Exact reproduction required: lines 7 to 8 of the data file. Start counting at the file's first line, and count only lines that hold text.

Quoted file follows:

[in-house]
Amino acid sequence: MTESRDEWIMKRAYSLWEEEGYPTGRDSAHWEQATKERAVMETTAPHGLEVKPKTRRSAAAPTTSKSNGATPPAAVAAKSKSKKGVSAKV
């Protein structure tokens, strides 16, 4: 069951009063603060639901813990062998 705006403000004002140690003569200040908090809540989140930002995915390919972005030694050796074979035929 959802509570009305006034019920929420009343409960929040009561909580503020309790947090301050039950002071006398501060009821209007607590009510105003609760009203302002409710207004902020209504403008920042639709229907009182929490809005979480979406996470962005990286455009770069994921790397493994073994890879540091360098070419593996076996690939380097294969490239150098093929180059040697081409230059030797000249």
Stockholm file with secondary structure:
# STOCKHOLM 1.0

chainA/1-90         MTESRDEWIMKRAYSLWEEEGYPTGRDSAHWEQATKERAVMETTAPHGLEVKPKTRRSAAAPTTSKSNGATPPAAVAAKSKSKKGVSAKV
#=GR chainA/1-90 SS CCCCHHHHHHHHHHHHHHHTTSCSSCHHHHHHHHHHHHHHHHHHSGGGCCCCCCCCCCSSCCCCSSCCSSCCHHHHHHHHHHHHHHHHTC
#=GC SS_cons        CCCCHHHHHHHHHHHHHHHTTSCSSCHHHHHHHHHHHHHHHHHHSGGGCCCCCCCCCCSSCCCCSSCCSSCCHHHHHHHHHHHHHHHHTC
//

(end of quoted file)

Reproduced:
#=GR chainA/1-90 SS CCCCHHHHHHHHHHHHHHHTTSCSSCHHHHHHHHHHHHHHHHHHSGGGCCCCCCCCCCSSCCCCSSCCSSCCHHHHHHHHHHHHHHHHTC
#=GC SS_cons        CCCCHHHHHHHHHHHHHHHTTSCSSCHHHHHHHHHHHHHHHHHHSGGGCCCCCCCCCCSSCCCCSSCCSSCCHHHHHHHHHHHHHHHHTC